How to Handle a Client’s Suspected Cognitive Impairment
By Julie Jason, JD, LLM
A resource for lawyers, this article originally appeared in the April 2022 issue of Trusts & Estates.
With the rising number[i] of individuals with dementia or Alzheimer’s, lawyers need to be alert to the possibility of cognitive impairment, especially with the elderly. In that context, should an attorney refrain from an engagement if the attorney suspects impairment? What about an existing client who acts differently than usual. For example, a client who’s exhibited strong math skills over the years becomes confused when it’s time to add a tip to a dinner tab. A perfectionist client whose files and calendar are always organized can’t locate documents. A longtime client is suddenly unable to find your office after years of office visits.
In either case, prudence dictates considering capacity before legal services are rendered. Potential litigation can be pre-empted, as well as a possible claim against the lawyer for malpractice.[ii]
Cognitive Impairment Suspected
Numerous studies discuss the differences between normal or healthy aging and cognitive impairment, whether mild cognitive impairment (MCI) or advanced Alzheimer’s disease (AD) or another form of dementia.
“The challenge to clinicians is to appreciate where the boundary between normal and abnormal is for a particular patient,” according to David Knopman and Ronald Petersen.[iii] “Forgetting is intrinsically human and increases with aging.”[iv]
Whether mild or severe, cognitive impairment involves: “(1) learning and memory, (2) language, (3) visuospatial, (4) executive, and (5) psychomotor. .. Mild cognitive impairment (MCI), calls for only one of these areas to be impaired and for substantial impairment, more than one. . .” [v]
MCI isn’t universal among the elderly. However, of those diagnosed with MCI, the vast majority (80%) are later diagnosed with dementia (within six years).[vi] Contrast that to typical (non-MCI) elderly, who are rarely (1-2%) diagnosed with dementia.[vii]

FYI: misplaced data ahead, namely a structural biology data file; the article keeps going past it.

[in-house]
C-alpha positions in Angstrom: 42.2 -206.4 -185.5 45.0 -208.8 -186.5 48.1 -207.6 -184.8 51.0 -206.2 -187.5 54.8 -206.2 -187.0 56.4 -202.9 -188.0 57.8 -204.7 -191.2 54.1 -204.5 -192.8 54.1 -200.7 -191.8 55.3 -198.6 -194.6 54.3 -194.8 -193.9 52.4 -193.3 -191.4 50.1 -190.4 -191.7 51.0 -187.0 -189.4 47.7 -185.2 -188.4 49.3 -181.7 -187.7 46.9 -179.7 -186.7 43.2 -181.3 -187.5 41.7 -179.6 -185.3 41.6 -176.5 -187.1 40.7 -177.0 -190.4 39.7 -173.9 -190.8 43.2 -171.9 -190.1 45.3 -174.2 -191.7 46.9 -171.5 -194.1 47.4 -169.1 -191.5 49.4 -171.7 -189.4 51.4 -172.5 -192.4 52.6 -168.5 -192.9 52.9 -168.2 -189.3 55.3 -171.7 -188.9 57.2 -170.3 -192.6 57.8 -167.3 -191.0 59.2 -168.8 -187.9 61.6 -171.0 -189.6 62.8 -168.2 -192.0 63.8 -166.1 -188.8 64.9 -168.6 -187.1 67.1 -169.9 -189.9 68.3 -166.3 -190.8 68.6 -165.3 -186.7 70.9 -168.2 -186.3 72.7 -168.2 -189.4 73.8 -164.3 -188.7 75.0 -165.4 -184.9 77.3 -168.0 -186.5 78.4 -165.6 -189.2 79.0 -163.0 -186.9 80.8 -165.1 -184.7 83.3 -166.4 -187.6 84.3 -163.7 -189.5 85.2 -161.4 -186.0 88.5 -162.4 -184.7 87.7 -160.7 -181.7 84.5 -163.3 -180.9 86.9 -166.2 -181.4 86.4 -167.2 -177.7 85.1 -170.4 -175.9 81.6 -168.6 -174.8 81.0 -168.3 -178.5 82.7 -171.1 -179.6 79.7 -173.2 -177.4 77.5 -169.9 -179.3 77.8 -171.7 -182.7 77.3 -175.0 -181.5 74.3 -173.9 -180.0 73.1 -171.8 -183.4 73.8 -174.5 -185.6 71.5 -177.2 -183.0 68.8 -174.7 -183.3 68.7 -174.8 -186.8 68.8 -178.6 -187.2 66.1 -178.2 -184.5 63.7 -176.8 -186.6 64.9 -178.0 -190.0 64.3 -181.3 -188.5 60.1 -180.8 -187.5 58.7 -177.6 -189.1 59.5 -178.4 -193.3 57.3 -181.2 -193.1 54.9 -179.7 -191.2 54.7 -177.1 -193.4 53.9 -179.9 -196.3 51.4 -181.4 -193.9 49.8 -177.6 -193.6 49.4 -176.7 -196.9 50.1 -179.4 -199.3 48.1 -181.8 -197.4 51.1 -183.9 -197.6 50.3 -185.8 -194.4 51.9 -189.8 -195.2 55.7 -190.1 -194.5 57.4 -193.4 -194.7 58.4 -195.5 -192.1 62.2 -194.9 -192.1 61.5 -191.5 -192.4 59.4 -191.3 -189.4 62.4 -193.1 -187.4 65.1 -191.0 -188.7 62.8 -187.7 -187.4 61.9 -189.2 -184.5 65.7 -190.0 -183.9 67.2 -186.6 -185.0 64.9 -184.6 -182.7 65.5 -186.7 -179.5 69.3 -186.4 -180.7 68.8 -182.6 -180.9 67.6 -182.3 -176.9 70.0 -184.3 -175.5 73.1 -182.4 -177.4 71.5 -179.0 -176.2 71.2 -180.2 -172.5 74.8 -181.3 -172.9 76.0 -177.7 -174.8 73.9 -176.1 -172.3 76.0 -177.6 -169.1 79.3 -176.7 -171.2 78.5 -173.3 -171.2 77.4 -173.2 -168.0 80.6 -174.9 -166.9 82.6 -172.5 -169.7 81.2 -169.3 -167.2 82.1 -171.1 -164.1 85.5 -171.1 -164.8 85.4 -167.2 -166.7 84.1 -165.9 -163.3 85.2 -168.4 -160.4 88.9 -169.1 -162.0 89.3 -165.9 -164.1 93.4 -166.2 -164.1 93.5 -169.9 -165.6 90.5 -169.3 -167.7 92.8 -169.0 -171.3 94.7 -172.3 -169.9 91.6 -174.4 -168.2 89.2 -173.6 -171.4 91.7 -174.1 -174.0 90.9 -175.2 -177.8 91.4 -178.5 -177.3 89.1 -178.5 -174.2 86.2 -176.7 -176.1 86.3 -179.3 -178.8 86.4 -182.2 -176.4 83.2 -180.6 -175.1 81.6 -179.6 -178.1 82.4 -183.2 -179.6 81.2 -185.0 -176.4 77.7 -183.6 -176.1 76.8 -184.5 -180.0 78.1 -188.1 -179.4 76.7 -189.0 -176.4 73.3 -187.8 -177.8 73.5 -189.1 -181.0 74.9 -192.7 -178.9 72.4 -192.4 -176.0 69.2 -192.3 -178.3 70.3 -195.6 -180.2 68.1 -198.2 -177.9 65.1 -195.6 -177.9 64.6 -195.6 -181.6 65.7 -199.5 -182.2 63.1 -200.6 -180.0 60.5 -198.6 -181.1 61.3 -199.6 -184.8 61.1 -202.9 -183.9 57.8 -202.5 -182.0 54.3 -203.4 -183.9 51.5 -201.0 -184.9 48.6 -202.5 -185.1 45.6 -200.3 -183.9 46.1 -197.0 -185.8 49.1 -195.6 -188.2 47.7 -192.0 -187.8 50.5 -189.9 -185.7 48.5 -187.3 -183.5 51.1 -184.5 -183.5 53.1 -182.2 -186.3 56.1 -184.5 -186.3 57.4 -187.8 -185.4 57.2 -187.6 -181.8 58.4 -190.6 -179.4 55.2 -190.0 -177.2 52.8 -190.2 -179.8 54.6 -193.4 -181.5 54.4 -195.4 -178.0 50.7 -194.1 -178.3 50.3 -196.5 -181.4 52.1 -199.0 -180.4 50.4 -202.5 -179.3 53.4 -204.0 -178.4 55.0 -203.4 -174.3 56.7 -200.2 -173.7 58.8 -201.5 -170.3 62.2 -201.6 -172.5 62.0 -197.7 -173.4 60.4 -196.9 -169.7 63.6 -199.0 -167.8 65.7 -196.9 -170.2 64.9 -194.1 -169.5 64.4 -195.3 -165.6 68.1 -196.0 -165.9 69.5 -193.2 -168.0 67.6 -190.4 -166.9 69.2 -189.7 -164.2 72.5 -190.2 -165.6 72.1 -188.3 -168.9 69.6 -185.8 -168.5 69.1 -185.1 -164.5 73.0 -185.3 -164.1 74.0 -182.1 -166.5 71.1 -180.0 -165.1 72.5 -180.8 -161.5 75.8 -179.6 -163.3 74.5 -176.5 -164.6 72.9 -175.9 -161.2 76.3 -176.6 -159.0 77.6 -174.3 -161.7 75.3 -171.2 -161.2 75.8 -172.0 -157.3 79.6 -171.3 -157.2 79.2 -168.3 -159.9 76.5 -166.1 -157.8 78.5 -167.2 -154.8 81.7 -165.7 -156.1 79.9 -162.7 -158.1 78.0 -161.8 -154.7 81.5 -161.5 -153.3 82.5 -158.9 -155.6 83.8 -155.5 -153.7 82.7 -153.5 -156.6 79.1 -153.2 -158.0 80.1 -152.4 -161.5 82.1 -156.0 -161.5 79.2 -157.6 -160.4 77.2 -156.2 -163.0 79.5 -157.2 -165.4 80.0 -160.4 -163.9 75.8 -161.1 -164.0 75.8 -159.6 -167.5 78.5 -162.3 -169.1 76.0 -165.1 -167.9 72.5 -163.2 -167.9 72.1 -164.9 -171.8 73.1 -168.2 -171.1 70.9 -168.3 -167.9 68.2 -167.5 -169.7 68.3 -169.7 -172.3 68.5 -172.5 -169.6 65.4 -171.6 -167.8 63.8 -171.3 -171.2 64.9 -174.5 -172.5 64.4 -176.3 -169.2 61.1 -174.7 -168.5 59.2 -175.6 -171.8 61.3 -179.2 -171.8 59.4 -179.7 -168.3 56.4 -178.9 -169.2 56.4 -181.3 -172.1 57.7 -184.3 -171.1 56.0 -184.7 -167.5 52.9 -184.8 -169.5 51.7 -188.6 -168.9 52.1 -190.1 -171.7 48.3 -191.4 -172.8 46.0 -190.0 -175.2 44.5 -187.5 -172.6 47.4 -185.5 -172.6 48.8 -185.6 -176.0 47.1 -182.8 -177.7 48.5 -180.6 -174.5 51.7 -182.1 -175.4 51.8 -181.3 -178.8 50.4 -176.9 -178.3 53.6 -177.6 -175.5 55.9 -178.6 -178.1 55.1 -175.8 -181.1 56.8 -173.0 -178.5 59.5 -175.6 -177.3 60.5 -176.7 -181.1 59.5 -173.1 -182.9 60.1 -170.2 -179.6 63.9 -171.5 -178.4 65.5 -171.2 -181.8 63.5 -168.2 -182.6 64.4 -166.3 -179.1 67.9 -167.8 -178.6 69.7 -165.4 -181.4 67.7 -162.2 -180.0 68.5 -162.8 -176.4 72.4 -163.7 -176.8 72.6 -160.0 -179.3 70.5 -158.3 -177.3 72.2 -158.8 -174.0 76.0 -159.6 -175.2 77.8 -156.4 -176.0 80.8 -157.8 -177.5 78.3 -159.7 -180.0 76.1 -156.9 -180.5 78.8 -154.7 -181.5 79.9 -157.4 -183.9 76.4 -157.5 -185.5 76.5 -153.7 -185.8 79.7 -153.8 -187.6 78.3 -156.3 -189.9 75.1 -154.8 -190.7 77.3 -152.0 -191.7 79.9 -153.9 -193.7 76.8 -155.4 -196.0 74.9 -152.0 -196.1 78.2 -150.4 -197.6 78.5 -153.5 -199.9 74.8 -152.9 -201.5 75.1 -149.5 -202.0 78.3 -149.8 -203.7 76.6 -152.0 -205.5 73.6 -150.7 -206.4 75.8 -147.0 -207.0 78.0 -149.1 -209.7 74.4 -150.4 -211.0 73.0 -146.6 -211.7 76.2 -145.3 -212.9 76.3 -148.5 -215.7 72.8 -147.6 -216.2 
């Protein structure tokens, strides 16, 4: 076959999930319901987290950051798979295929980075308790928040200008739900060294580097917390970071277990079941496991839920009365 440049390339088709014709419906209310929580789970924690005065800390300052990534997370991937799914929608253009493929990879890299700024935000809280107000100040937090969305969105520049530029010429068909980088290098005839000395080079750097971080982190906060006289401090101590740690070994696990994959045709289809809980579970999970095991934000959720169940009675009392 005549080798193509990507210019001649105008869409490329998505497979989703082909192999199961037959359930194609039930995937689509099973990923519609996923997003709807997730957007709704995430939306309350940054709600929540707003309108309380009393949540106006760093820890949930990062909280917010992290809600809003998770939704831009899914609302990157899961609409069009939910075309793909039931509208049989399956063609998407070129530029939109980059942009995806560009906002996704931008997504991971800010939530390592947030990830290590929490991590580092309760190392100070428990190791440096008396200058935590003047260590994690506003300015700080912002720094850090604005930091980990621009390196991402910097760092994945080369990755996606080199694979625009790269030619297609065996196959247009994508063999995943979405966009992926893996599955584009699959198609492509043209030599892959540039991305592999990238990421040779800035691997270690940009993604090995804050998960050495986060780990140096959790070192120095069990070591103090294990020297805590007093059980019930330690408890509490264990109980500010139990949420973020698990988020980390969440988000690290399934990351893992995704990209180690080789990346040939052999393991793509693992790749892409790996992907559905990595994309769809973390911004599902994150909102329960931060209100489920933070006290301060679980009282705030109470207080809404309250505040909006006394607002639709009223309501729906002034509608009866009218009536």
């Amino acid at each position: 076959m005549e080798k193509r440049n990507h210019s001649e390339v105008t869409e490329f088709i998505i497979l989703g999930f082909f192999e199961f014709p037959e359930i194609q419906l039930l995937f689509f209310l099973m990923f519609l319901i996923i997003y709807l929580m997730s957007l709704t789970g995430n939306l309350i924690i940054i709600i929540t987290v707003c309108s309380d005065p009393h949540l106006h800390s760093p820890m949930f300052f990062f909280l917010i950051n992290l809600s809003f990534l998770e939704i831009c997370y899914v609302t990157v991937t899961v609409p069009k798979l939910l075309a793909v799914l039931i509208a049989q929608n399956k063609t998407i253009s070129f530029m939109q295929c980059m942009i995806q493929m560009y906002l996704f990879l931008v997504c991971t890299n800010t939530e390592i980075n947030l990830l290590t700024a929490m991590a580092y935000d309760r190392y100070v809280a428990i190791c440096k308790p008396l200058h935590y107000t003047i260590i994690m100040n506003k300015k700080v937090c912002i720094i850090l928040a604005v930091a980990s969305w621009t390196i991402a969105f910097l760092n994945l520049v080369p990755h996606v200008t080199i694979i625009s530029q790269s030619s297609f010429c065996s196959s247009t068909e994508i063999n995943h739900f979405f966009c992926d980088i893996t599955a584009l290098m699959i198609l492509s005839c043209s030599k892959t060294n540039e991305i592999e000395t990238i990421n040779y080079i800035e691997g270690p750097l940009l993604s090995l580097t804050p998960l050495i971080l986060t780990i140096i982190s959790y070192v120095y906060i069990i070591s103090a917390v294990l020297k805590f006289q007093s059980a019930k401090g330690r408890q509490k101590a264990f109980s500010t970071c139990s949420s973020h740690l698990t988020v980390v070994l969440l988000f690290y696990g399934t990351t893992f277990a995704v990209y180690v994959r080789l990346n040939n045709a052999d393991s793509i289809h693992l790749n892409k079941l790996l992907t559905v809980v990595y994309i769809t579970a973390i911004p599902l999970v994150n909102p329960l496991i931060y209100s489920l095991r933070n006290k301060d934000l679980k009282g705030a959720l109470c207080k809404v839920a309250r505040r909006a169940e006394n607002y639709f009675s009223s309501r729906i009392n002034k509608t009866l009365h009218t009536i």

Lawyers need to take special care when drafting wills, trusts, lifetime transfer documents, powers of attorney and every document, directive or decision that can potentially lead to a family conflict or challenge on competency questions. They need to address risk factors for undue influence, depending on the lawyer’s assessment of the client’s state of mind, potentially leading to a clinical opinion on susceptibility.[viii]
As pointed out in a joint publication of the American Bar Association (ABA) and the American Psychological Association (APA), “In cases of ongoing or anticipated family or other conflict, the foresighted attorney may seek to preempt a future litigation (e.g., a will contest) by having the client undergo a capacity assessment prior to the execution of the legal transaction (e.g., the will).”[ix]
The need for a lawyer to be alert to and potentially assess a client’s ability to make judgments is undeniable. Where can lawyers turn for guidance?
Like it or not, lawyers make judgments about the competence of a client to engage them – perhaps subconsciously. That isn’t the equivalent of a cognitive assessment, which is the role of a medical doctor, a specialist in cognitive impairment. Beyond the ability of a client to engage the lawyer is their ability to make decisions (for example, freely and competently directing a course of action, such as identifying heirs who will inherit assets).
When a lawyer doubts the client’s ability, the lawyer isn’t without resources and guidance. The ABA’s Model Rules of Professional Conduct (MRPC)[x] serves as a guide. MRPC Rule 1.14 "Client with Diminished Capacity”[xi] addresses these issues head on; all states and the District of Columbia have adopted the rule, with Texas being the last to adopt (in 2021; numbered Rule 1.16).